Based on average Sunday attendance, St Timothy’s Episcopal Church in Winston-Salem, North Carolina is one of the largest (and depending on how narrow you wish to define Anglo-Catholicism, it may be the largest) Anglo-Catholic Churches in the Episcopal Church. Yet, the church was not founded in the wake of the Oxford Movement. It was not endowed by an eccentric benefactor/benefactress for the purposes of perpetuating the Catholic faith. Nor was there a groundswell among the membership calling for incense and the Angelus. 12 years ago, the parish would easily be described as ‘broad.’ Colleagues and seminarians will frequently ask me how St Timothy’s became what it is today in such a short amount of time. Depending on your perspective, it was an accident or Providence. I trust it was the latter.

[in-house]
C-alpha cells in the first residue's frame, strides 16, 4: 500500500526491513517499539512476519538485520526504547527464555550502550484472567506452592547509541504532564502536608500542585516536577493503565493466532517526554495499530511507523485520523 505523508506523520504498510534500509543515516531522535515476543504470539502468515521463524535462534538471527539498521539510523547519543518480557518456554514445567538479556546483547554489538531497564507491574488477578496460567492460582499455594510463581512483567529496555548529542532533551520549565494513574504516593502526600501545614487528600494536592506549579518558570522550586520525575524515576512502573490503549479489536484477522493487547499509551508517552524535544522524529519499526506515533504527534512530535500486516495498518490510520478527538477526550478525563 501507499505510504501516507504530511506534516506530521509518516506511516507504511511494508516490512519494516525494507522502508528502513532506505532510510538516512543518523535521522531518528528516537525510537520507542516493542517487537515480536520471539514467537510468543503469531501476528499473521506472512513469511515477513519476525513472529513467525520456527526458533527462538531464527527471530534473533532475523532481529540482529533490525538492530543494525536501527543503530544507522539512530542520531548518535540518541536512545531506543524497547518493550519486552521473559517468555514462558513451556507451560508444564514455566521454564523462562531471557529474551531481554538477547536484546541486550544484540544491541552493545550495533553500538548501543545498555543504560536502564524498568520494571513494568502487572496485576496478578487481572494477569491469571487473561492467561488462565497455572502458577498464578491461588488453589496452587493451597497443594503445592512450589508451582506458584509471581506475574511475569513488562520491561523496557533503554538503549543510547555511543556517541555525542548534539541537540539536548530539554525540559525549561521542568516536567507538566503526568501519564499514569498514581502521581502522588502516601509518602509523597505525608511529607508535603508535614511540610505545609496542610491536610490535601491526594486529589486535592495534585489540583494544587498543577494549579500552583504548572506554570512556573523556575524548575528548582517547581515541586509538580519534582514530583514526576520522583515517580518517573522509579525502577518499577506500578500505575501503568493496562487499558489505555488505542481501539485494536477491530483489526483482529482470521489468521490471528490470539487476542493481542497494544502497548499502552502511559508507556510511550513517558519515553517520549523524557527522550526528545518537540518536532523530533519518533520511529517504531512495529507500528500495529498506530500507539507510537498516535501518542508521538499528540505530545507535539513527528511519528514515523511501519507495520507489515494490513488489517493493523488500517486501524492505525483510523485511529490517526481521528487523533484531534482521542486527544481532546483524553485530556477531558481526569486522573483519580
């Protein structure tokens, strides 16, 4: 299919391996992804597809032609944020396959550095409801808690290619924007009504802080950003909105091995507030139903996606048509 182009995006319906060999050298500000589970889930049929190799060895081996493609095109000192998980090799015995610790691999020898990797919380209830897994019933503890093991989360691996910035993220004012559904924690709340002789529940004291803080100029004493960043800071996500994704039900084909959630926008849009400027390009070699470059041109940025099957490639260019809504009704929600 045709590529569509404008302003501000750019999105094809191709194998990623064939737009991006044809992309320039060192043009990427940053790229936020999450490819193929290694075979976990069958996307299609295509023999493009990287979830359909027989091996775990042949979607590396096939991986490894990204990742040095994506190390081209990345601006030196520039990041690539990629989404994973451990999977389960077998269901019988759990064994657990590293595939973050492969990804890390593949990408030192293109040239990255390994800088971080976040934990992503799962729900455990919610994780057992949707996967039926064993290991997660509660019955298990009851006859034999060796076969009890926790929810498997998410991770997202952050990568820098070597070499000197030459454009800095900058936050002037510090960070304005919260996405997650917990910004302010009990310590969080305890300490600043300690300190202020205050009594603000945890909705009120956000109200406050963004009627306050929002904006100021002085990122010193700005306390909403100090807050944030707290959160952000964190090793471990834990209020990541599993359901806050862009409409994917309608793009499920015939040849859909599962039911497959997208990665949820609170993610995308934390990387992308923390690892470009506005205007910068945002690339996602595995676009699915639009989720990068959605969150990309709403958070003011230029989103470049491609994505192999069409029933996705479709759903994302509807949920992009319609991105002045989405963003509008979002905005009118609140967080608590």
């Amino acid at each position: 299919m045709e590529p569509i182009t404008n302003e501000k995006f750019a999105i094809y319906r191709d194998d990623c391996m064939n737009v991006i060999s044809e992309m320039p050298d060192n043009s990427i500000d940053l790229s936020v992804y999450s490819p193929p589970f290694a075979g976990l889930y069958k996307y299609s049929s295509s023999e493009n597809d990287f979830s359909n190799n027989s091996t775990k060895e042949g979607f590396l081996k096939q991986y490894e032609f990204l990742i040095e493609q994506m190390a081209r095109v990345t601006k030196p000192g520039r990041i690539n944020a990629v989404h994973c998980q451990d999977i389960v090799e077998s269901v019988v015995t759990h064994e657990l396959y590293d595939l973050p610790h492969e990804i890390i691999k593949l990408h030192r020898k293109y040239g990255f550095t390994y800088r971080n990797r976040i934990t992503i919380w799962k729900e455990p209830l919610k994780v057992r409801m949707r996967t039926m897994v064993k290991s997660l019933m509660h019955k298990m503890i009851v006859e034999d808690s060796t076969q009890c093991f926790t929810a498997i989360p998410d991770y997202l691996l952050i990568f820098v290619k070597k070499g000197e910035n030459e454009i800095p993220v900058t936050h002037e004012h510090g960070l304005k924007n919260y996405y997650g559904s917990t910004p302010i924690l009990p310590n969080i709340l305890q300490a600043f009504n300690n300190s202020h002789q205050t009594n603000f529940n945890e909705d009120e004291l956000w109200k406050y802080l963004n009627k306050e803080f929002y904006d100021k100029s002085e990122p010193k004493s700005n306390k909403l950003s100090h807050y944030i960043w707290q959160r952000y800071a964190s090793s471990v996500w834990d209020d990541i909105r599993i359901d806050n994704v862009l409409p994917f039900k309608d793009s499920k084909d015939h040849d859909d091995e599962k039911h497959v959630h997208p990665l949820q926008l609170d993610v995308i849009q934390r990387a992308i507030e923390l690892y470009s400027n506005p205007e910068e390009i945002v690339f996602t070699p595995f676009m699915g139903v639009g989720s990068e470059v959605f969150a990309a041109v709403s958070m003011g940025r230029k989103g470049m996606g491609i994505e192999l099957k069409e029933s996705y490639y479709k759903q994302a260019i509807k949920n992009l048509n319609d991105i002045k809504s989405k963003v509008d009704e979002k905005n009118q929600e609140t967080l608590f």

For those who have asked about forming a parish in the Catholic tradition, I’m not sure there is a formula other than conviction and constancy.
I am convicted for the Catholic Faith.
For hundreds of years, the Church has called women and men to holiness and has given them a rhythm of life that has produced heroic faith and virtue. The Holy Spirit, through the Church, has formed saints. I do not know why I would deviate from this witness. I am a convert to the Episcopal Church because of her Catholic pedigree and practice. Confused, or even embarrassed, as she might be at the present moment about her Catholicity, I firmly believe the Episcopal Church is very much a real part of the Catholic Church. I am firmly convinced (thanks to Saepius Officio) that I am a Catholic Priest. And I mean with a Big C.
It is not only an article in my faith, it is an article of the faith: I believe in one, holy, catholic, and apostolic Church. As soon-to-be saint John Henry Newman wrote in the second Tract for the Times, “Doubtless the only true and satisfactory meaning is that which our Divines have ever taken, that there is on earth an existing Society, Apostolic as founded by the Apostles, Catholic because it spreads its branches in every place; i.e. the Church Visible with its Bishops, Priests, and Deacons.”